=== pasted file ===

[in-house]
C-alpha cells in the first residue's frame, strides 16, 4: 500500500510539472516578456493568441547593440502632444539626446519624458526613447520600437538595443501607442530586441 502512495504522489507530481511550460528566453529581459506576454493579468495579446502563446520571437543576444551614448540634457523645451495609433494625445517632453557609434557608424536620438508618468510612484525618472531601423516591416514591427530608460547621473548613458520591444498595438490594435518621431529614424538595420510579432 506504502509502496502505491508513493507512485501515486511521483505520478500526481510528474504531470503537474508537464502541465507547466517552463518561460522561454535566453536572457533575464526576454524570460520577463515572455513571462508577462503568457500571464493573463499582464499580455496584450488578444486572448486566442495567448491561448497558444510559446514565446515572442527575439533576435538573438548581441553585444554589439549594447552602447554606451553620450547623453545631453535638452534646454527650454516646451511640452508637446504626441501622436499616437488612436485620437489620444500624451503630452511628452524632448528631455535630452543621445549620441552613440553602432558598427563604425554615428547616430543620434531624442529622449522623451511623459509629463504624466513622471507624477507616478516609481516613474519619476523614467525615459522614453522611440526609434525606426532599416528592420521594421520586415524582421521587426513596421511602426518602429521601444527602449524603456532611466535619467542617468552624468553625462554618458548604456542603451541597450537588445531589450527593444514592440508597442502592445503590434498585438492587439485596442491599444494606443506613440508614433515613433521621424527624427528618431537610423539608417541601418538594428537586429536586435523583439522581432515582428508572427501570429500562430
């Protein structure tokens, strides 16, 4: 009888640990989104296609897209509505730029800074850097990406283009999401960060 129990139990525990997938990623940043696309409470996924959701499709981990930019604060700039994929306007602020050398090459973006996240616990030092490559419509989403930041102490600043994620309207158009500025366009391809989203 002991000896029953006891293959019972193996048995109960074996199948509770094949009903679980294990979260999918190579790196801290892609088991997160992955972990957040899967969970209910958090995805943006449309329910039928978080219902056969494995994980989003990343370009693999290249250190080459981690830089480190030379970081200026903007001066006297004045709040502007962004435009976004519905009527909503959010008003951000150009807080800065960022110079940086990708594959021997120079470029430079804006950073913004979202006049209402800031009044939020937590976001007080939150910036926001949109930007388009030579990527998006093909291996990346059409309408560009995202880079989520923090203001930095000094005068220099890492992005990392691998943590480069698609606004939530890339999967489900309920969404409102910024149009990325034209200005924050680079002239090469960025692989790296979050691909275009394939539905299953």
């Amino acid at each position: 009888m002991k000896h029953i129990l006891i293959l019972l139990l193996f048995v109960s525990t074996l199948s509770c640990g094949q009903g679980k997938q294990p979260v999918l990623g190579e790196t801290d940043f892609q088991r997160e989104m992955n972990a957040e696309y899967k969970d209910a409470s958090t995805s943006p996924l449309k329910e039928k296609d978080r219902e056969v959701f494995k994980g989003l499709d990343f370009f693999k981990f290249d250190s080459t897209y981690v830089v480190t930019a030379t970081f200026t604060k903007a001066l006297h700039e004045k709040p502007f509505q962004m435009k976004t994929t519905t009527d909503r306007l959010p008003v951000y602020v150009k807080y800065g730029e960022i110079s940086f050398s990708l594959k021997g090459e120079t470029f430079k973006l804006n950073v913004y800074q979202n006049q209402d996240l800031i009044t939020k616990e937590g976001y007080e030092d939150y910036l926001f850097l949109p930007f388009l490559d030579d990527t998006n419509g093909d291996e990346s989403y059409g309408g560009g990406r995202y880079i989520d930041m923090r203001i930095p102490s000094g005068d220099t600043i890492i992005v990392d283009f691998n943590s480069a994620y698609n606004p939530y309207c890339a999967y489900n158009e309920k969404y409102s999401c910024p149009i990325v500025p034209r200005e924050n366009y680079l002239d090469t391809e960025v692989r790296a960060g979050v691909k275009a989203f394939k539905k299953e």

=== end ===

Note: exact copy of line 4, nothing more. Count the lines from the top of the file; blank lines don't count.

């Amino acid at each position: 009888m002991k000896h029953i129990l006891i293959l019972l139990l193996f048995v109960s525990t074996l199948s509770c640990g094949q009903g679980k997938q294990p979260v999918l990623g190579e790196t801290d940043f892609q088991r997160e989104m992955n972990a957040e696309y899967k969970d209910a409470s958090t995805s943006p996924l449309k329910e039928k296609d978080r219902e056969v959701f494995k994980g989003l499709d990343f370009f693999k981990f290249d250190s080459t897209y981690v830089v480190t930019a030379t970081f200026t604060k903007a001066l006297h700039e004045k709040p502007f509505q962004m435009k976004t994929t519905t009527d909503r306007l959010p008003v951000y602020v150009k807080y800065g730029e960022i110079s940086f050398s990708l594959k021997g090459e120079t470029f430079k973006l804006n950073v913004y800074q979202n006049q209402d996240l800031i009044t939020k616990e937590g976001y007080e030092d939150y910036l926001f850097l949109p930007f388009l490559d030579d990527t998006n419509g093909d291996e990346s989403y059409g309408g560009g990406r995202y880079i989520d930041m923090r203001i930095p102490s000094g005068d220099t600043i890492i992005v990392d283009f691998n943590s480069a994620y698609n606004p939530y309207c890339a999967y489900n158009e309920k969404y409102s999401c910024p149009i990325v500025p034209r200005e924050n366009y680079l002239d090469t391809e960025v692989r790296a960060g979050v691909k275009a989203f394939k539905k299953e």